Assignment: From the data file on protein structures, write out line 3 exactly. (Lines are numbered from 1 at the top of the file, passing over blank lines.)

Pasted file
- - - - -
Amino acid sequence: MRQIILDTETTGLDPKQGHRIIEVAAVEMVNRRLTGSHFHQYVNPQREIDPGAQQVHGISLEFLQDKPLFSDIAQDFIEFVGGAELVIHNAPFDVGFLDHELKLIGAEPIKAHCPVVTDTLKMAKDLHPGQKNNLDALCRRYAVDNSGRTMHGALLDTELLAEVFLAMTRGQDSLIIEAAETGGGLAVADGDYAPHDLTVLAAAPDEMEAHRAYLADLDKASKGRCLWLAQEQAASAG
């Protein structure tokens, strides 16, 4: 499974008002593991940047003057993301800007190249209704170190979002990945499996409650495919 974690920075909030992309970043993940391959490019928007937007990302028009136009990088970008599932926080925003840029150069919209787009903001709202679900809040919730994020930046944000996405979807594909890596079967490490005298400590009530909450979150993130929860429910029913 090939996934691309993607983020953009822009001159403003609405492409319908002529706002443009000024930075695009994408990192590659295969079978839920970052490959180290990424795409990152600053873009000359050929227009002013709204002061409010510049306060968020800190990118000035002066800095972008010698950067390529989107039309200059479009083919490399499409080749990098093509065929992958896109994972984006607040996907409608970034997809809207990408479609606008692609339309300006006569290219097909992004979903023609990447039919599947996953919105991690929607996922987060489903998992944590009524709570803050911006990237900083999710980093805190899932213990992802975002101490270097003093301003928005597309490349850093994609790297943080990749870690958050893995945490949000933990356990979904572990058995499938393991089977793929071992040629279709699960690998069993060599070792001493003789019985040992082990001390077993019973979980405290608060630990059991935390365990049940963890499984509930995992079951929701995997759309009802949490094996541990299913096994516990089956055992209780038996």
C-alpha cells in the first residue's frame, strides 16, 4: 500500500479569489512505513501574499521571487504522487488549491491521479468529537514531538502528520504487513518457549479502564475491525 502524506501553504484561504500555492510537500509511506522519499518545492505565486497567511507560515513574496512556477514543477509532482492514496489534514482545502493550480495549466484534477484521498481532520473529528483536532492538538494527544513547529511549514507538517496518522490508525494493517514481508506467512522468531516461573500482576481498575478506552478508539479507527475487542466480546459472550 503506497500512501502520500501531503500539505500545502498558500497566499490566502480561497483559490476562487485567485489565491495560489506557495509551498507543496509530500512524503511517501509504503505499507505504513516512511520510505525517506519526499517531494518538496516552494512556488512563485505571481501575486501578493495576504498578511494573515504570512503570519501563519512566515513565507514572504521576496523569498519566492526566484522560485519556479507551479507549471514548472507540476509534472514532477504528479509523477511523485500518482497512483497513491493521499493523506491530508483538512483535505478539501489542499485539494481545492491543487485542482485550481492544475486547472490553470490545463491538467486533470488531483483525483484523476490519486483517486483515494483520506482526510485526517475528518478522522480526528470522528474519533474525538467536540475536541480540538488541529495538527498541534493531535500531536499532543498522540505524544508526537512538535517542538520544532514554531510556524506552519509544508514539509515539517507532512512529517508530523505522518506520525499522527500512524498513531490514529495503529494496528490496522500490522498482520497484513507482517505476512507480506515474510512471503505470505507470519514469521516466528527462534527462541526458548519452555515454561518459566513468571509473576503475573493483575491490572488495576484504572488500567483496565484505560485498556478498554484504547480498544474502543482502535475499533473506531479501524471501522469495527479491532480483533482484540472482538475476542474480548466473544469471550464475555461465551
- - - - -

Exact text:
C-alpha cells in the first residue's frame, strides 16, 4: 500500500479569489512505513501574499521571487504522487488549491491521479468529537514531538502528520504487513518457549479502564475491525 502524506501553504484561504500555492510537500509511506522519499518545492505565486497567511507560515513574496512556477514543477509532482492514496489534514482545502493550480495549466484534477484521498481532520473529528483536532492538538494527544513547529511549514507538517496518522490508525494493517514481508506467512522468531516461573500482576481498575478506552478508539479507527475487542466480546459472550 503506497500512501502520500501531503500539505500545502498558500497566499490566502480561497483559490476562487485567485489565491495560489506557495509551498507543496509530500512524503511517501509504503505499507505504513516512511520510505525517506519526499517531494518538496516552494512556488512563485505571481501575486501578493495576504498578511494573515504570512503570519501563519512566515513565507514572504521576496523569498519566492526566484522560485519556479507551479507549471514548472507540476509534472514532477504528479509523477511523485500518482497512483497513491493521499493523506491530508483538512483535505478539501489542499485539494481545492491543487485542482485550481492544475486547472490553470490545463491538467486533470488531483483525483484523476490519486483517486483515494483520506482526510485526517475528518478522522480526528470522528474519533474525538467536540475536541480540538488541529495538527498541534493531535500531536499532543498522540505524544508526537512538535517542538520544532514554531510556524506552519509544508514539509515539517507532512512529517508530523505522518506520525499522527500512524498513531490514529495503529494496528490496522500490522498482520497484513507482517505476512507480506515474510512471503505470505507470519514469521516466528527462534527462541526458548519452555515454561518459566513468571509473576503475573493483575491490572488495576484504572488500567483496565484505560485498556478498554484504547480498544474502543482502535475499533473506531479501524471501522469495527479491532480483533482484540472482538475476542474480548466473544469471550464475555461465551